NEW YORK (CBSNewYork) – At least six violent subway crimes have been reported since Wednesday afternoon, leaving some riders on edge.
The latest happened early this morning at a subway station in the Mount Hope section of the Bronx.
Police said a 21-year-old man was hit with a hammer and thrown onto the tracks by a man yelling anti-gay slurs. The victim was able to climb back onto the platform before the train arrived.
The night before, a 39-year-old man was slashed in the face and neck after he accidentally bumped into another man at the 181st Street subway station in Washington Heights.
"I usually feel safe. So when we hear things like this, it's very surprising to us," said a 14-year-old boy who takes the train to school every day.
"I have a little one and I don't want it happening here or anywhere," a woman said.
"It's shocking because it's so rare," a man added.
Earlier Thursday, two 15-year-old boys were stabbed multiple times on the Westchester Square platform in the Bronx.
About an hour later, a female conductor had water thrown in her face in East New York, Brooklyn.
She was the second conductor attacked in Brooklyn this week. Another was slapped in the face Wednesday in Gowanus.
Police also continue to search for a group of suspects accused of antagonizing a dog and attacking its owners Wednesday on board a Queens-bound E train in Jamaica.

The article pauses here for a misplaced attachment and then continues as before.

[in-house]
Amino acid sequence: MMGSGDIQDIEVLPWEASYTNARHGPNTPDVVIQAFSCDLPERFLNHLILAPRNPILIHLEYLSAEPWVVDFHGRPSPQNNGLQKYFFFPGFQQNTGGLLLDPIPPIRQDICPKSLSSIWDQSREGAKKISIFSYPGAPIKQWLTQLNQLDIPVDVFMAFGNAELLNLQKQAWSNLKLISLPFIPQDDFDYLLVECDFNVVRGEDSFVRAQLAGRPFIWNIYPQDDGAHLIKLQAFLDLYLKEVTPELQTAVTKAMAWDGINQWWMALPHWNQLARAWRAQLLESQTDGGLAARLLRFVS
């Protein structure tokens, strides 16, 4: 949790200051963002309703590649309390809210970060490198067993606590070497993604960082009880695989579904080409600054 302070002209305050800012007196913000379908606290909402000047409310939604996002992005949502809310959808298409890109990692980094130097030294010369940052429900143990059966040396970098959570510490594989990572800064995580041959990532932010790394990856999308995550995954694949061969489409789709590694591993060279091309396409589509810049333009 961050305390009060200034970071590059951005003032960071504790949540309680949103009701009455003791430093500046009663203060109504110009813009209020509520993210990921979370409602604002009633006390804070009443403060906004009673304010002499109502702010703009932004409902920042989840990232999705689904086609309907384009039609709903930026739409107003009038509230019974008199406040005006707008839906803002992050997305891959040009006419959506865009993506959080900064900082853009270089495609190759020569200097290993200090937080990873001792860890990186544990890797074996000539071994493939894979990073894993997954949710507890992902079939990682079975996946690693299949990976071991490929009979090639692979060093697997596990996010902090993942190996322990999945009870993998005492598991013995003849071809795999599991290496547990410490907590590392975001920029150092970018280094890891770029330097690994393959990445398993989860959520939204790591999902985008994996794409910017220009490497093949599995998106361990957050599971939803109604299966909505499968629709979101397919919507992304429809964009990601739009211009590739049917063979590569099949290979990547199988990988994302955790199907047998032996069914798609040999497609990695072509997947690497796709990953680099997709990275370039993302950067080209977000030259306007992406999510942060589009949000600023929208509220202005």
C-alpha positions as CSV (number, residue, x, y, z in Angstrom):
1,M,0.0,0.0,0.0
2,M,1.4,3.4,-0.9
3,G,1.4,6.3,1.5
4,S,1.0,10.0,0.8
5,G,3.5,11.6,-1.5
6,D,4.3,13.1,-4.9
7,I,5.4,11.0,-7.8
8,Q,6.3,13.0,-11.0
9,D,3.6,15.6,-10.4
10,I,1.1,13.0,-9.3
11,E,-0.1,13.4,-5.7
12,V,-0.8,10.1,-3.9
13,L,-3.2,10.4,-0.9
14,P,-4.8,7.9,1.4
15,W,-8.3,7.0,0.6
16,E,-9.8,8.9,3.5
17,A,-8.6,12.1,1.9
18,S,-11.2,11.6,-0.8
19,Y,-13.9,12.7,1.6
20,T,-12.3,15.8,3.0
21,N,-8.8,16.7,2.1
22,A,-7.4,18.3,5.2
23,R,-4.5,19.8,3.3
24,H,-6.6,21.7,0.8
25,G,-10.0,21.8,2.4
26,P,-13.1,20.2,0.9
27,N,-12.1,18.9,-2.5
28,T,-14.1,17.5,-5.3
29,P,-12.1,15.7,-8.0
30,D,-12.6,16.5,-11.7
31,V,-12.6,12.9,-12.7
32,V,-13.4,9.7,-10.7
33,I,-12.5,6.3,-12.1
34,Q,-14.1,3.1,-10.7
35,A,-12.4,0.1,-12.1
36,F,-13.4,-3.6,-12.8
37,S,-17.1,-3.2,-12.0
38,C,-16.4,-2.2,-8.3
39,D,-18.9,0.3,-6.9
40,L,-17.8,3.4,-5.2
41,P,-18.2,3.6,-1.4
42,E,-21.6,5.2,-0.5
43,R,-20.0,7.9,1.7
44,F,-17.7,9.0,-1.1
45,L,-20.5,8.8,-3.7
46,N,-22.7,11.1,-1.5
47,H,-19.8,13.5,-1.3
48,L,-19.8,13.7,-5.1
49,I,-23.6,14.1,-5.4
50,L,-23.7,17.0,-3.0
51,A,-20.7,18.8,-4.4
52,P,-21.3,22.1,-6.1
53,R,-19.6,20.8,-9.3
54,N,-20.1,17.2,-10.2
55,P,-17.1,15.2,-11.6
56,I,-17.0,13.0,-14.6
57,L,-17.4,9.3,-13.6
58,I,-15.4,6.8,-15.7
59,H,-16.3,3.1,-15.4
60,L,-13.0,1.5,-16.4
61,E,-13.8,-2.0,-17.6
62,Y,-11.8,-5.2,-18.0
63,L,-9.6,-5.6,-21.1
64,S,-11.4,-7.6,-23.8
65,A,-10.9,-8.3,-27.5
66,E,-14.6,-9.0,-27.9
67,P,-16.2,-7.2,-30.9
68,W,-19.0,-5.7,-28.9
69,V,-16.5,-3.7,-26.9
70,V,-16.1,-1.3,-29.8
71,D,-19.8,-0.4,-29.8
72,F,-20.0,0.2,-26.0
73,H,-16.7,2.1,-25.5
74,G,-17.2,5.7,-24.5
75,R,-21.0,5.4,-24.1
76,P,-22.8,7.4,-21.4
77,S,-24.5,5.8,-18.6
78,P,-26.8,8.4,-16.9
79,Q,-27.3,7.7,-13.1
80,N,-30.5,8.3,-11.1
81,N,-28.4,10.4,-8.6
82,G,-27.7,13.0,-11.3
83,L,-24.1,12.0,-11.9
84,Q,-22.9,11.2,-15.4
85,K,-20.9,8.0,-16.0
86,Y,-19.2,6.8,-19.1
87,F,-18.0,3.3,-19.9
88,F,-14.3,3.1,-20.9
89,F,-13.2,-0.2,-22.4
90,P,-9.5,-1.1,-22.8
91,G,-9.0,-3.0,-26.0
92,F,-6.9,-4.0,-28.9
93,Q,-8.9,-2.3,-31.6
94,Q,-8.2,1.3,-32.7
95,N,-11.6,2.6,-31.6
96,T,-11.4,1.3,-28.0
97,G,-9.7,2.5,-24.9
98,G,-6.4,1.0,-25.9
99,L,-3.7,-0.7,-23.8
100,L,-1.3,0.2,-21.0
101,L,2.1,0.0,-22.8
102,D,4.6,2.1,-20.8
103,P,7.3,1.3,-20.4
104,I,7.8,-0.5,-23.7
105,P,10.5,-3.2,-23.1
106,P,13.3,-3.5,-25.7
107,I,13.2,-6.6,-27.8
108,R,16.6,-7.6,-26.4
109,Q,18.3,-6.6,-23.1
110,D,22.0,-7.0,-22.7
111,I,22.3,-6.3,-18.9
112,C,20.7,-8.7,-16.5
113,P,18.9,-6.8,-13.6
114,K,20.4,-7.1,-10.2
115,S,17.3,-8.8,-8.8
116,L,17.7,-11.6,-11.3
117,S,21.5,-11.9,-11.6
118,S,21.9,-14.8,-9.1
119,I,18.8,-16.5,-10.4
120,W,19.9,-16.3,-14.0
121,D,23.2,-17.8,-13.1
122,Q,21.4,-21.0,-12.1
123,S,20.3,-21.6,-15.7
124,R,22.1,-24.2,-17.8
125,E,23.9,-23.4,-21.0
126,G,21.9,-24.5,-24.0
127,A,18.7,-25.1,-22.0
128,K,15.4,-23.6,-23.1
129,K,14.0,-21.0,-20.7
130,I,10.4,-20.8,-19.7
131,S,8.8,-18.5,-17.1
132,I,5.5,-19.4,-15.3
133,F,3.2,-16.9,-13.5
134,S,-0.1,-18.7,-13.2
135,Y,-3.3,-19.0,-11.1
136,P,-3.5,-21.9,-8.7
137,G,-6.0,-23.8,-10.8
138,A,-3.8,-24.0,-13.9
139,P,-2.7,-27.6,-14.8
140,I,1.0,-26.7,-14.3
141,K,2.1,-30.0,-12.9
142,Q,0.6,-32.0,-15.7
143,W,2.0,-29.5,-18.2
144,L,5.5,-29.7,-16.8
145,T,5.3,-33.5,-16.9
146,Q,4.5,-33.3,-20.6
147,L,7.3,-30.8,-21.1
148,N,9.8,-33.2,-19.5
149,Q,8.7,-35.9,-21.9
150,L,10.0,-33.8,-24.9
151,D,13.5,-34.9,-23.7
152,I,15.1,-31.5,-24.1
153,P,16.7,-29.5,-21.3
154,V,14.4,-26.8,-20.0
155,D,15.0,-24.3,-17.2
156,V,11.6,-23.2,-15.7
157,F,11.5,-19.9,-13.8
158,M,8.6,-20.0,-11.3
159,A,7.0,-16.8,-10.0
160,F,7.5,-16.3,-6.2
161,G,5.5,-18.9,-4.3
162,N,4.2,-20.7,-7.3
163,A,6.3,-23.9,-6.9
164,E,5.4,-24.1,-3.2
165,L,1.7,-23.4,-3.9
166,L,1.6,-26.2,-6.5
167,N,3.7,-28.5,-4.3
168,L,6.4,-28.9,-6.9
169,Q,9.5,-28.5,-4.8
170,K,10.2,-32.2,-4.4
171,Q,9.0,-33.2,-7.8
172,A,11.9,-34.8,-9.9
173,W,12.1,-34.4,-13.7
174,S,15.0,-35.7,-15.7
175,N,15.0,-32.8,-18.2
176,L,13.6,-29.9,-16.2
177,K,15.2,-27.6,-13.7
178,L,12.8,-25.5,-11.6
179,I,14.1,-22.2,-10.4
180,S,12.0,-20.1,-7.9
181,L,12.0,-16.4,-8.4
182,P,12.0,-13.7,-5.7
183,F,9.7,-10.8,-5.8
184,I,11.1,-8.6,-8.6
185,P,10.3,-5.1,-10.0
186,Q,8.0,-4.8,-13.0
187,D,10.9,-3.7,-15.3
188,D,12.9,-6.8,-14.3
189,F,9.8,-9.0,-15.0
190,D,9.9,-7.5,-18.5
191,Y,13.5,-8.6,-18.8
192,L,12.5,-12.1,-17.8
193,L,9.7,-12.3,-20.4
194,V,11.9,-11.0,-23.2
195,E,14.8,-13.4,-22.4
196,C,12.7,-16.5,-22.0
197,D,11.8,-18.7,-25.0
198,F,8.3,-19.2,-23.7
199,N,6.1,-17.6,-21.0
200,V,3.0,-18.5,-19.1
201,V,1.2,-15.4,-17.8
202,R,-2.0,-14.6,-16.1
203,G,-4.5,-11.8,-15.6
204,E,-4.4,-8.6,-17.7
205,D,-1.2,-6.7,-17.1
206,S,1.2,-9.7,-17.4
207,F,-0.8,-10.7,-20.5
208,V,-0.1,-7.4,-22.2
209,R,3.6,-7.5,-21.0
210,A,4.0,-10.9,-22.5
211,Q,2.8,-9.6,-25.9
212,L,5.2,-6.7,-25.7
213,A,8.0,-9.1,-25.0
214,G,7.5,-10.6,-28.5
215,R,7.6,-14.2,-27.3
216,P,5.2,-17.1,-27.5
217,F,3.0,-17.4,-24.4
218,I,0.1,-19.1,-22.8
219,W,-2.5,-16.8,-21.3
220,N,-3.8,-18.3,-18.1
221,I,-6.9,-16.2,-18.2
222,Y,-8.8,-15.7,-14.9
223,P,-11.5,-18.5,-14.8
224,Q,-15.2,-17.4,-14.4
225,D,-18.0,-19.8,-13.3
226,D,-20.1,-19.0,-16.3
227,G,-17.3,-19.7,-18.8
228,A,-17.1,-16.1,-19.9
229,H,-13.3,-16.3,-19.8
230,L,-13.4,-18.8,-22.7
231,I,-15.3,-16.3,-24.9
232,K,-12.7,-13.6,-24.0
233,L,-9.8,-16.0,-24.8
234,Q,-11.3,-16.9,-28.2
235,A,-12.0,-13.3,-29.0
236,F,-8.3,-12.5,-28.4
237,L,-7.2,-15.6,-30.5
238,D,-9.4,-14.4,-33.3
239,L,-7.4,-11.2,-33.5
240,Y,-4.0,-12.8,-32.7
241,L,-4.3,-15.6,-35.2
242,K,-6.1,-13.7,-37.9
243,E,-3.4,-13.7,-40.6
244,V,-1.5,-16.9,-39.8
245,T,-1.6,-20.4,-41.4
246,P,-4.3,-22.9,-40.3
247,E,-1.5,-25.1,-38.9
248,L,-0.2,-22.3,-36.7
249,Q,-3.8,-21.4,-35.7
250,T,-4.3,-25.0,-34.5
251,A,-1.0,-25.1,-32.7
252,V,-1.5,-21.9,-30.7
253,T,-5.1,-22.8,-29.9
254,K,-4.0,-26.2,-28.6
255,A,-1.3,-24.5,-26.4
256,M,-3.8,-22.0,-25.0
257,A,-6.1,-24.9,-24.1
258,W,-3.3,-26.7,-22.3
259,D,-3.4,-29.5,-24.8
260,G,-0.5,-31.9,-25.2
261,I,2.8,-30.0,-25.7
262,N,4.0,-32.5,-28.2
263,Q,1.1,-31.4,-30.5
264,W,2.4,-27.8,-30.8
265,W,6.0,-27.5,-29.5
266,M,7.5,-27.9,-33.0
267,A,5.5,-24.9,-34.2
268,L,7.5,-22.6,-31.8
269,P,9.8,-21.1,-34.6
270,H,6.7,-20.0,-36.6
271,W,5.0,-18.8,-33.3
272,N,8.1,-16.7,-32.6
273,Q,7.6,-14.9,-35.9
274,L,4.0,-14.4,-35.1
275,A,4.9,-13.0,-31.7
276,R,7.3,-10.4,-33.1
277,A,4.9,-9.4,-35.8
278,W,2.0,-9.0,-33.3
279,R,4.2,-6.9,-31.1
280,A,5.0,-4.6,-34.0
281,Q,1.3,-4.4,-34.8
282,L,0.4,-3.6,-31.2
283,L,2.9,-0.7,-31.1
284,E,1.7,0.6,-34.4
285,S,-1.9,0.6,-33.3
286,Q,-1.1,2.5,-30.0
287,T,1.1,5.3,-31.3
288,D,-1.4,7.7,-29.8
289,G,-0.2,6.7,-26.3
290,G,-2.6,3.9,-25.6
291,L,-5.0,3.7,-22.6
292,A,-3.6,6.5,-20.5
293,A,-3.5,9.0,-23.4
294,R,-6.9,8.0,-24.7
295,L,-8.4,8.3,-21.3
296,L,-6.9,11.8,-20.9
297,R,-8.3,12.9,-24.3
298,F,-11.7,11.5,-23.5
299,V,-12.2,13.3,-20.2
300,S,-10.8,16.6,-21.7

New York City Council Speaker Corey Johnson spoke about subway crime Friday on CBSN New York.
Web Extra: Corey Johnson on subway crime
Johnson says while the city has brought down major crime, there's still work to be done.
"It's really great that we have the lowest homicide numbers that this city's ever seen, this year and last year. But still, if people feel unsafe in their community, on the subway, we need to make sure we are doing more to combat that," he said.
Johnson said it's important the city look at the root of crime, and that means in part getting people the treatment they need if they are mentally ill.
According to NYPD numbers, some subway crimes are on the rise.
For example, from Jan. 1 to Nov. 17, there were 1,185 transit misdemeanor assaults citywide. That's a 10.9% jump from the same time in 2018.
Transport Workers Union Local 100 President Tony Utano told CBS2 that complaints by transit employees for these kind of crimes are up about 40%.
"Getting spit on, getting punched, getting urine thrown on them. Lots of different stuff going on," he said.
Back in September, the agency said it would be hiring 500 additional transit police officers.
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